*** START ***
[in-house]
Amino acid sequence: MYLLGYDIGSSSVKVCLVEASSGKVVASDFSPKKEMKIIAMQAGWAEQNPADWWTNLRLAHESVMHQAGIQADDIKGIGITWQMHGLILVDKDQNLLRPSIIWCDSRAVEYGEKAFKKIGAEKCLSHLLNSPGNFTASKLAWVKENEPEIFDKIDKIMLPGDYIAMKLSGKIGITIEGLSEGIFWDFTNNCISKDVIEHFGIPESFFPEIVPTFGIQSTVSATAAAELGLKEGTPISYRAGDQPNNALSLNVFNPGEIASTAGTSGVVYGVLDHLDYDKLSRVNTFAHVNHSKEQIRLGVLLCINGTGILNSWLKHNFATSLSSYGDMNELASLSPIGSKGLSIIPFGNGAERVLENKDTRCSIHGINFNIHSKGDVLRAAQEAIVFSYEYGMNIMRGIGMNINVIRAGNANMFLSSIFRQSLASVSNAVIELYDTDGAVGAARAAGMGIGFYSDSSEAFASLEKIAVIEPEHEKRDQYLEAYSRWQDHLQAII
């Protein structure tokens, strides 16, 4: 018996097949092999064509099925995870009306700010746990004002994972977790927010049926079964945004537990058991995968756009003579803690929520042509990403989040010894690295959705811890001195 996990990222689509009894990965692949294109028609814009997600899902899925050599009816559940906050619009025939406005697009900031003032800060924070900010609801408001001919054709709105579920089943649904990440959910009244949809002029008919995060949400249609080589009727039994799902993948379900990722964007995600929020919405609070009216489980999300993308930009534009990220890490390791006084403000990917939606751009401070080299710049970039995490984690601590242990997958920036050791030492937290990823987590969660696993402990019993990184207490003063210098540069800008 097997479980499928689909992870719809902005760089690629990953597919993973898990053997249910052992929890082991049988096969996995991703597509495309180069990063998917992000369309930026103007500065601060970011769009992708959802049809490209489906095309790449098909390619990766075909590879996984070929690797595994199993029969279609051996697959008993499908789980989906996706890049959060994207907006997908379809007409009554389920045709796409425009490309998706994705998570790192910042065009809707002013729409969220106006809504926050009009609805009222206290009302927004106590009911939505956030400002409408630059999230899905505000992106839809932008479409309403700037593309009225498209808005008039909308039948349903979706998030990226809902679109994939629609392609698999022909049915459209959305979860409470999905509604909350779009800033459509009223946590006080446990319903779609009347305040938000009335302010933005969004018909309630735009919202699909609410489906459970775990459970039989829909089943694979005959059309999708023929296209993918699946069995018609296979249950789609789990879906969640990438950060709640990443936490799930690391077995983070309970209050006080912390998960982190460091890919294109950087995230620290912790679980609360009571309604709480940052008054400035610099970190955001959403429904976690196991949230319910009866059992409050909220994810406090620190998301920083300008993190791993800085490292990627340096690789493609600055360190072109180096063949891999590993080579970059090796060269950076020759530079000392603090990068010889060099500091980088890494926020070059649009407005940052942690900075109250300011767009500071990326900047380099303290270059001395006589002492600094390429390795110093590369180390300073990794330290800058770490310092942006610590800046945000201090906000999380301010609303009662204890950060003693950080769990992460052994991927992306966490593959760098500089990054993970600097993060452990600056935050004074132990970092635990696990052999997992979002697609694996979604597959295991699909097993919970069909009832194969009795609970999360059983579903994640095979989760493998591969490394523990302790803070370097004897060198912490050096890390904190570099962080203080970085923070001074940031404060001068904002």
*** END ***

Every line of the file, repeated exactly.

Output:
[in-house]
Amino acid sequence: MYLLGYDIGSSSVKVCLVEASSGKVVASDFSPKKEMKIIAMQAGWAEQNPADWWTNLRLAHESVMHQAGIQADDIKGIGITWQMHGLILVDKDQNLLRPSIIWCDSRAVEYGEKAFKKIGAEKCLSHLLNSPGNFTASKLAWVKENEPEIFDKIDKIMLPGDYIAMKLSGKIGITIEGLSEGIFWDFTNNCISKDVIEHFGIPESFFPEIVPTFGIQSTVSATAAAELGLKEGTPISYRAGDQPNNALSLNVFNPGEIASTAGTSGVVYGVLDHLDYDKLSRVNTFAHVNHSKEQIRLGVLLCINGTGILNSWLKHNFATSLSSYGDMNELASLSPIGSKGLSIIPFGNGAERVLENKDTRCSIHGINFNIHSKGDVLRAAQEAIVFSYEYGMNIMRGIGMNINVIRAGNANMFLSSIFRQSLASVSNAVIELYDTDGAVGAARAAGMGIGFYSDSSEAFASLEKIAVIEPEHEKRDQYLEAYSRWQDHLQAII
């Protein structure tokens, strides 16, 4: 018996097949092999064509099925995870009306700010746990004002994972977790927010049926079964945004537990058991995968756009003579803690929520042509990403989040010894690295959705811890001195 996990990222689509009894990965692949294109028609814009997600899902899925050599009816559940906050619009025939406005697009900031003032800060924070900010609801408001001919054709709105579920089943649904990440959910009244949809002029008919995060949400249609080589009727039994799902993948379900990722964007995600929020919405609070009216489980999300993308930009534009990220890490390791006084403000990917939606751009401070080299710049970039995490984690601590242990997958920036050791030492937290990823987590969660696993402990019993990184207490003063210098540069800008 097997479980499928689909992870719809902005760089690629990953597919993973898990053997249910052992929890082991049988096969996995991703597509495309180069990063998917992000369309930026103007500065601060970011769009992708959802049809490209489906095309790449098909390619990766075909590879996984070929690797595994199993029969279609051996697959008993499908789980989906996706890049959060994207907006997908379809007409009554389920045709796409425009490309998706994705998570790192910042065009809707002013729409969220106006809504926050009009609805009222206290009302927004106590009911939505956030400002409408630059999230899905505000992106839809932008479409309403700037593309009225498209808005008039909308039948349903979706998030990226809902679109994939629609392609698999022909049915459209959305979860409470999905509604909350779009800033459509009223946590006080446990319903779609009347305040938000009335302010933005969004018909309630735009919202699909609410489906459970775990459970039989829909089943694979005959059309999708023929296209993918699946069995018609296979249950789609789990879906969640990438950060709640990443936490799930690391077995983070309970209050006080912390998960982190460091890919294109950087995230620290912790679980609360009571309604709480940052008054400035610099970190955001959403429904976690196991949230319910009866059992409050909220994810406090620190998301920083300008993190791993800085490292990627340096690789493609600055360190072109180096063949891999590993080579970059090796060269950076020759530079000392603090990068010889060099500091980088890494926020070059649009407005940052942690900075109250300011767009500071990326900047380099303290270059001395006589002492600094390429390795110093590369180390300073990794330290800058770490310092942006610590800046945000201090906000999380301010609303009662204890950060003693950080769990992460052994991927992306966490593959760098500089990054993970600097993060452990600056935050004074132990970092635990696990052999997992979002697609694996979604597959295991699909097993919970069909009832194969009795609970999360059983579903994640095979989760493998591969490394523990302790803070370097004897060198912490050096890390904190570099962080203080970085923070001074940031404060001068904002």